Anyhow, it was about sexism in the publishing industry and how that can, unfortunately, help to foster sexism in readers. Basically, someone created that list I shared yesterday of 100 Great Science Fiction Stories by Women. And oh boy was there a tither from the male peanut gallery:

Redditor1: [Seriously as the reader I could care less about the race or gender of the author of a book. Is it a good book? If yes then I am happy to read it, other than that I could care less about who wrote it. Am I supposed to lower my standards for books just because the author isn’t a strait white male? No that would be silly and frankly condescending to the author that they would be held to some sort of different standard because of their background.]

Redditor2: [The author’s gender is irrelevant. If you care about the author’s gender then I question your ability to judge the writing.]

Redditor3: [It isn’t just the publishers tho, our genders tend to write differently too. So then you gotta consider the audience and who’s gonna serve it. For example, women generally don’t write hard sf. Nature or nurture? I dunno. Think about hormones and classic gender roles. Nesters and penetrators. Yin and yang. There’s more to gender than genitalia. Maybe it’s spiritual.]

I had someone, two feminists on Tumblr actually, tell me that there was basically no point in engaging these people. Redditors, especially male redditors, are ridiculous. Except, that’s pretty problematic itself. To say that you shouldn’t even bother to engage sexists because there’s no point in trying to change minds? I mean, isn’t that the very point of feminism itself? To be an activist and work, against the odds, to change minds? (I also don’t like the implication that there’s places I shouldn’t go. That’s like saying women shouldn’t leave the house at night, etc.)

The fact is, I argued for hours. Round and round with these guys. From probably 1pm in the afternoon to about 6 o’clock at night. It wasn’t pleasant. It was frustrating. It was exhausting. At 4:30 I realized I’d broken out in a cold sweat and as I typed my hands were trembling from both stress and over-caffeination.

This isn’t preaching to the choir, this is once more into the breach. And it’s exhausting. It burns you up and, long term, it can burn you out. I don’t even want to know what my blood pressure was. Eventually I had to go to my own private corner of the internet and just reblog animated gifs for a while, to get my mind off it.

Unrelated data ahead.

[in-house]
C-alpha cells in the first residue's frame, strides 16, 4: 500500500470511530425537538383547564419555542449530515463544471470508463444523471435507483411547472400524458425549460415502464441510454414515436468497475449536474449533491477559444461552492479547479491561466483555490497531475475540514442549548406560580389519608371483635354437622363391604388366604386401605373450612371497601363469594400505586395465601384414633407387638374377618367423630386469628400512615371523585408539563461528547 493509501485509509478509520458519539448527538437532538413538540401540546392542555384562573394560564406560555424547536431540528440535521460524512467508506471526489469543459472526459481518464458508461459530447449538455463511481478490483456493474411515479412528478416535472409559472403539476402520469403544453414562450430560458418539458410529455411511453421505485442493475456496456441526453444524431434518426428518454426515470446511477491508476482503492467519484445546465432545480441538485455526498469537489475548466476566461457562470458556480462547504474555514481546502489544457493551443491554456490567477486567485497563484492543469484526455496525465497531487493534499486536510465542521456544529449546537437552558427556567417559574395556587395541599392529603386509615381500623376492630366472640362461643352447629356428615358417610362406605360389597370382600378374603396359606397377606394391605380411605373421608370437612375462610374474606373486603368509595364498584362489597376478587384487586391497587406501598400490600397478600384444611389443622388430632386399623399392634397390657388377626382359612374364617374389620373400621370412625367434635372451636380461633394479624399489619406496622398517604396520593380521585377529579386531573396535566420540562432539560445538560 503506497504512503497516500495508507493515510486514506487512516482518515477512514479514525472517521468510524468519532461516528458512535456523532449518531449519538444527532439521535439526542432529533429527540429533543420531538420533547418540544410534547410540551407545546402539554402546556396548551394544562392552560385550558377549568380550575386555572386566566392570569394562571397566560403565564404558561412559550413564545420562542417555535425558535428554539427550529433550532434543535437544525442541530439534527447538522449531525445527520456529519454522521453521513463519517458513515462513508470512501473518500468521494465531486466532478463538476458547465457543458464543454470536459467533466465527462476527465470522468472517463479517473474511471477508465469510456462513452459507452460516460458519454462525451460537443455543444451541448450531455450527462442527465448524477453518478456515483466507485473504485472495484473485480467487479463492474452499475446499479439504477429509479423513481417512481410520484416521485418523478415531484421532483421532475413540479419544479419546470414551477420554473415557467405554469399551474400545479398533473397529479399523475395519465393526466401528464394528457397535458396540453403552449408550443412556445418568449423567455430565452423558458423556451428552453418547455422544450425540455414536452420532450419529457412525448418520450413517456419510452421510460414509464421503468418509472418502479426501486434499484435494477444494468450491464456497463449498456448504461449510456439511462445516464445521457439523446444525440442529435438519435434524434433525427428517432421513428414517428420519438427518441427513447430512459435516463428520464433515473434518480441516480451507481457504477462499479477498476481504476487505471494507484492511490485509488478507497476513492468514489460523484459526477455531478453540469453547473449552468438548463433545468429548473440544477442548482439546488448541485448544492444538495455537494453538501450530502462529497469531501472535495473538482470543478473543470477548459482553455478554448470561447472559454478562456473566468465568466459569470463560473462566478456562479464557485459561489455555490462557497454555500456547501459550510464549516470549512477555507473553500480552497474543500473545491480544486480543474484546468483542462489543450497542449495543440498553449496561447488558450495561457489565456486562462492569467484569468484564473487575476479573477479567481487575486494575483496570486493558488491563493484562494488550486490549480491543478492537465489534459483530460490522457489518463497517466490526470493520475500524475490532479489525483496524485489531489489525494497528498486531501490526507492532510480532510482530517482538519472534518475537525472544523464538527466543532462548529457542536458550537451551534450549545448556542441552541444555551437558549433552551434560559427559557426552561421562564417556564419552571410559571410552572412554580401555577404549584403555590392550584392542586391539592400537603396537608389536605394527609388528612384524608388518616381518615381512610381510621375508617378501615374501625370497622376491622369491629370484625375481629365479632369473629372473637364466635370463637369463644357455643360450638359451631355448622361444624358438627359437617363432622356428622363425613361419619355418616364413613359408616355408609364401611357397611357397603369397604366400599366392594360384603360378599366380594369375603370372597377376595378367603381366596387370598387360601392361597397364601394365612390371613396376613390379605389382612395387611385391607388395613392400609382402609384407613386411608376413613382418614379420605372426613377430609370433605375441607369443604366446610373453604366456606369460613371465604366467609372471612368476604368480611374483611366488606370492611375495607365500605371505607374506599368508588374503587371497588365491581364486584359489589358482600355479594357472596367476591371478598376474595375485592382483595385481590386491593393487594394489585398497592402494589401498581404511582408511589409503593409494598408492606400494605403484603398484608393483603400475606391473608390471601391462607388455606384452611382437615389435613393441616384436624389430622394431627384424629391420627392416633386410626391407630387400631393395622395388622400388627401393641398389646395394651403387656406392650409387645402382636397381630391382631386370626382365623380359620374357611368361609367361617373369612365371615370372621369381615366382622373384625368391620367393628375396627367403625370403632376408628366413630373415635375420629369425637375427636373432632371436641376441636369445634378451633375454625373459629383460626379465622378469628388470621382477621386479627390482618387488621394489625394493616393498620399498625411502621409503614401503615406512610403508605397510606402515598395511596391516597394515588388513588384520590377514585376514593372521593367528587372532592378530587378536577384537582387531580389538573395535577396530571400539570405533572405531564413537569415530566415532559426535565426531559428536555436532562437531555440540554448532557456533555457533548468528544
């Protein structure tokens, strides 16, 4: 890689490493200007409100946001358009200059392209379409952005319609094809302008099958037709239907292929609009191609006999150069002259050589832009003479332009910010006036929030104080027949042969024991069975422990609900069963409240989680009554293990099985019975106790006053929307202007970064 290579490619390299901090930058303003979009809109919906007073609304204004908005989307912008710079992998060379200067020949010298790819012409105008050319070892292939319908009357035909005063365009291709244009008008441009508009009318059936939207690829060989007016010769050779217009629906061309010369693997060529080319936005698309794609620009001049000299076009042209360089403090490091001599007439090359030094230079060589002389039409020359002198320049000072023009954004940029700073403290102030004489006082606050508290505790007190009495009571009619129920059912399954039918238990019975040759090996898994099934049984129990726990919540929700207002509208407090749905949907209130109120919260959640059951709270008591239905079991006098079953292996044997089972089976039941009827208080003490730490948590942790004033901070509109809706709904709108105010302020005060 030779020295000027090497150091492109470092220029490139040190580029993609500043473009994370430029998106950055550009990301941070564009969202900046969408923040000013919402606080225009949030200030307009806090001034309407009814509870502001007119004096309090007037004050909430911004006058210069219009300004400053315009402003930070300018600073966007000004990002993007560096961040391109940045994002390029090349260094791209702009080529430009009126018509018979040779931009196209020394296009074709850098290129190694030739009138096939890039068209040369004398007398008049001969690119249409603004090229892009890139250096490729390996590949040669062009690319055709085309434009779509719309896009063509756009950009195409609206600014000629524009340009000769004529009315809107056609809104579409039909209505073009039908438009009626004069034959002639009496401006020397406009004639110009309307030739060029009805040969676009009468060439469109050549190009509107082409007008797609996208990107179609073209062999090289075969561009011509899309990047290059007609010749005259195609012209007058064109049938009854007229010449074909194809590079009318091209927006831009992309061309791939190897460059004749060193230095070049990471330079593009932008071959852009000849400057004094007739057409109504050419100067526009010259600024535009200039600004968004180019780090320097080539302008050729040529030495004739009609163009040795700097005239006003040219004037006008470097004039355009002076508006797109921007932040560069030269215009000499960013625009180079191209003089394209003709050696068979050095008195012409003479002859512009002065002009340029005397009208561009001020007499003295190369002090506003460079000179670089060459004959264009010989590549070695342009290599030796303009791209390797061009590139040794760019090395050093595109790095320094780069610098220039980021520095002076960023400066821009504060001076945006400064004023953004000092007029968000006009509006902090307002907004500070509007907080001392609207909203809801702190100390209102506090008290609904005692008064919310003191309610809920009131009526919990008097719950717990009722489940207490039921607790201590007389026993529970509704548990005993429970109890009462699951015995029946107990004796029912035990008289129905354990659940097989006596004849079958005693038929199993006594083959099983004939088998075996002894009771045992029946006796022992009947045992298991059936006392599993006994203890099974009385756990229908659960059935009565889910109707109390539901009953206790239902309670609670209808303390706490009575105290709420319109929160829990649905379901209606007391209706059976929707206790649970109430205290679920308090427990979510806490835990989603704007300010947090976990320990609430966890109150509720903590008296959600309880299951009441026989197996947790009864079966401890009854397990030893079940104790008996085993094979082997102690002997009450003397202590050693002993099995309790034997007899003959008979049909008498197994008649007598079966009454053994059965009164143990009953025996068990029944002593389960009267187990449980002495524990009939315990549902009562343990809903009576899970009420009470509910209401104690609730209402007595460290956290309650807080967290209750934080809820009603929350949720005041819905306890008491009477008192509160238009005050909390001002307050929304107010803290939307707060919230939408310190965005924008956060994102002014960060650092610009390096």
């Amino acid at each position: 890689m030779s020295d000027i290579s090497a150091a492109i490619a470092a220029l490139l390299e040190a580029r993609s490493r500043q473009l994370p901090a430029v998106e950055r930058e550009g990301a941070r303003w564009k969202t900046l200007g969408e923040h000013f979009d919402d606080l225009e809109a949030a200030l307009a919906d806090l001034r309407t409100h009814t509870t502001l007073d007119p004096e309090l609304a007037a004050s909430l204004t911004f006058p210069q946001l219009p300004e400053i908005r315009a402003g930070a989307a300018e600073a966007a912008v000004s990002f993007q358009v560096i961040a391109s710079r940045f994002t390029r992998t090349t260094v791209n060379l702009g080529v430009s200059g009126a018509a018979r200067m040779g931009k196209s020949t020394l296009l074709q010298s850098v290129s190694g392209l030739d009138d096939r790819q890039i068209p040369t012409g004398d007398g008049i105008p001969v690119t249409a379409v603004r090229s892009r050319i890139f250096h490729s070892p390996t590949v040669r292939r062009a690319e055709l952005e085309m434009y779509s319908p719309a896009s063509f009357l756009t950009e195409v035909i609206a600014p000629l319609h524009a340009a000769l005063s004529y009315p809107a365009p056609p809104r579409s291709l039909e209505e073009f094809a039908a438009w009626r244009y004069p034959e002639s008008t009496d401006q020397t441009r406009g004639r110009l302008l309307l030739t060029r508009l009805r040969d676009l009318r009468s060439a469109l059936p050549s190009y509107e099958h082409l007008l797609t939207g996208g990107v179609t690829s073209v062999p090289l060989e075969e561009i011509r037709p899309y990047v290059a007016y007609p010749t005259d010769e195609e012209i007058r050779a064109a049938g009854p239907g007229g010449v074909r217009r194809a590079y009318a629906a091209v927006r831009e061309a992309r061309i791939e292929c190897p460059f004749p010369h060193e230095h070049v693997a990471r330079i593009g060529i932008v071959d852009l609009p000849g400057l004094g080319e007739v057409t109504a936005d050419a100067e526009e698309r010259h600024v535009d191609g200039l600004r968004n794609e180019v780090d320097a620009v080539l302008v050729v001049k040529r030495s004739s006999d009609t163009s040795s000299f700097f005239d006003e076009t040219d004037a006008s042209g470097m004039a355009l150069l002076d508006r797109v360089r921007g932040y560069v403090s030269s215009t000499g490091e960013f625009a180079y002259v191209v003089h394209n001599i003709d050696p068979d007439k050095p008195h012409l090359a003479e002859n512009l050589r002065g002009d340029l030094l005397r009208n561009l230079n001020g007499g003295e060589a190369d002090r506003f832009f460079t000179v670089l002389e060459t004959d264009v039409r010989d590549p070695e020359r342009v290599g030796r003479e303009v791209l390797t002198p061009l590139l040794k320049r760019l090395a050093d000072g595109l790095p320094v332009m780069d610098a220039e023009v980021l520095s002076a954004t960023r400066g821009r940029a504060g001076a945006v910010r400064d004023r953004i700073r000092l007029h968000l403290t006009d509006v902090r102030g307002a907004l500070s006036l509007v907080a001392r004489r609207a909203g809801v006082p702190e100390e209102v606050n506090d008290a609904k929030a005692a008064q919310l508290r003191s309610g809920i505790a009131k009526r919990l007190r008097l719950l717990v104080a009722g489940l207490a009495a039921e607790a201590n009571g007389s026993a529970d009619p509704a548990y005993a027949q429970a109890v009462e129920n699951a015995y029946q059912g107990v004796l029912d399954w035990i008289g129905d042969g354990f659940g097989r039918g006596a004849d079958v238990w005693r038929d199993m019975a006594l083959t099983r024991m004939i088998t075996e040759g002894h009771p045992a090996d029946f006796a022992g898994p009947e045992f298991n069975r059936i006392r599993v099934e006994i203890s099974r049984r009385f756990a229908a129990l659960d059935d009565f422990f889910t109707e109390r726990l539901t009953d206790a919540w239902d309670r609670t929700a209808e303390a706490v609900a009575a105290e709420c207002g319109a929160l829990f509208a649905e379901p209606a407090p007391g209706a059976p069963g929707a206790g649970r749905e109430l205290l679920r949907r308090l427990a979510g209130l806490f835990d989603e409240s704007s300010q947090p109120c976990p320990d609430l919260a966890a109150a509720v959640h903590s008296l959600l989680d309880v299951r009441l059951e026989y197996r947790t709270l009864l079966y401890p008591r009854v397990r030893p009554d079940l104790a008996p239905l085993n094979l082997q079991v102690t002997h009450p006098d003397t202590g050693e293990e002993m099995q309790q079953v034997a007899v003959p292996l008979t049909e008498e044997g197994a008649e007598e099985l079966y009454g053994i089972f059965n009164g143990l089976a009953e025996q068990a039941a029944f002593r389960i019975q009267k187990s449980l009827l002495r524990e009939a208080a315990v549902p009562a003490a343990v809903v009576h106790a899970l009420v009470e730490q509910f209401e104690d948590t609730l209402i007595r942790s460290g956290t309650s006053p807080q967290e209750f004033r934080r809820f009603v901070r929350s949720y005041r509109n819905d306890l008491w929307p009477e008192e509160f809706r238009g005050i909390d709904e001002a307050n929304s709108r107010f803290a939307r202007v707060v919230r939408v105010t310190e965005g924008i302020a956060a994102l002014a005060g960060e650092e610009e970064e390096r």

But guess what? Sometimes, once in a while, you get a win.

There was no response from Redditor1, but I ended up as a moderately high comment by being upvoted by other users. When other people are listening, it’s always encouraging to me.

Redditor2: [I see your point. I didn’t consider the social implications, just the quality of the writing.] –This actually amazed me. But I’m really glad to have changed his mind.

Redditor3: [No doubt we can transcend all that gender-induced mindwarp if we try. The best probably do.] –This guy was basically arguing that women are biologically less able to write hard scifi/men’s fiction. So I think him finally caving and saying that actually that isn’t the case was significant even if his final comment was odd.

Some people, its true, WILL never change. But can’t know who they are when we start off, only after we engage them. here’s no way to know who is open and who is closed until you knock on the door.

Keep knocking.

100 Great Science Fiction Stories by Women

100 Great Science Fiction Stories by Women

Did you know that science fiction was invented by a female writer? I didn’t when I first started out. Somehow, the women of scifi were sidelined. It happened pretty early on. And even know, we see the fake geek girl meme going around the internet, claiming that girls only like scifi in order to sleep with a geeky dude. This just isn’t true.

It is also a fact that Publishers, in tune with this societal norm,  that this genre fiction is so male, that female authors are told to take male pen names, or use only their initials. In order to hide from the general populace. And especially from men. Because women don’t read science fiction, you know. And men won’t read books by lady authors: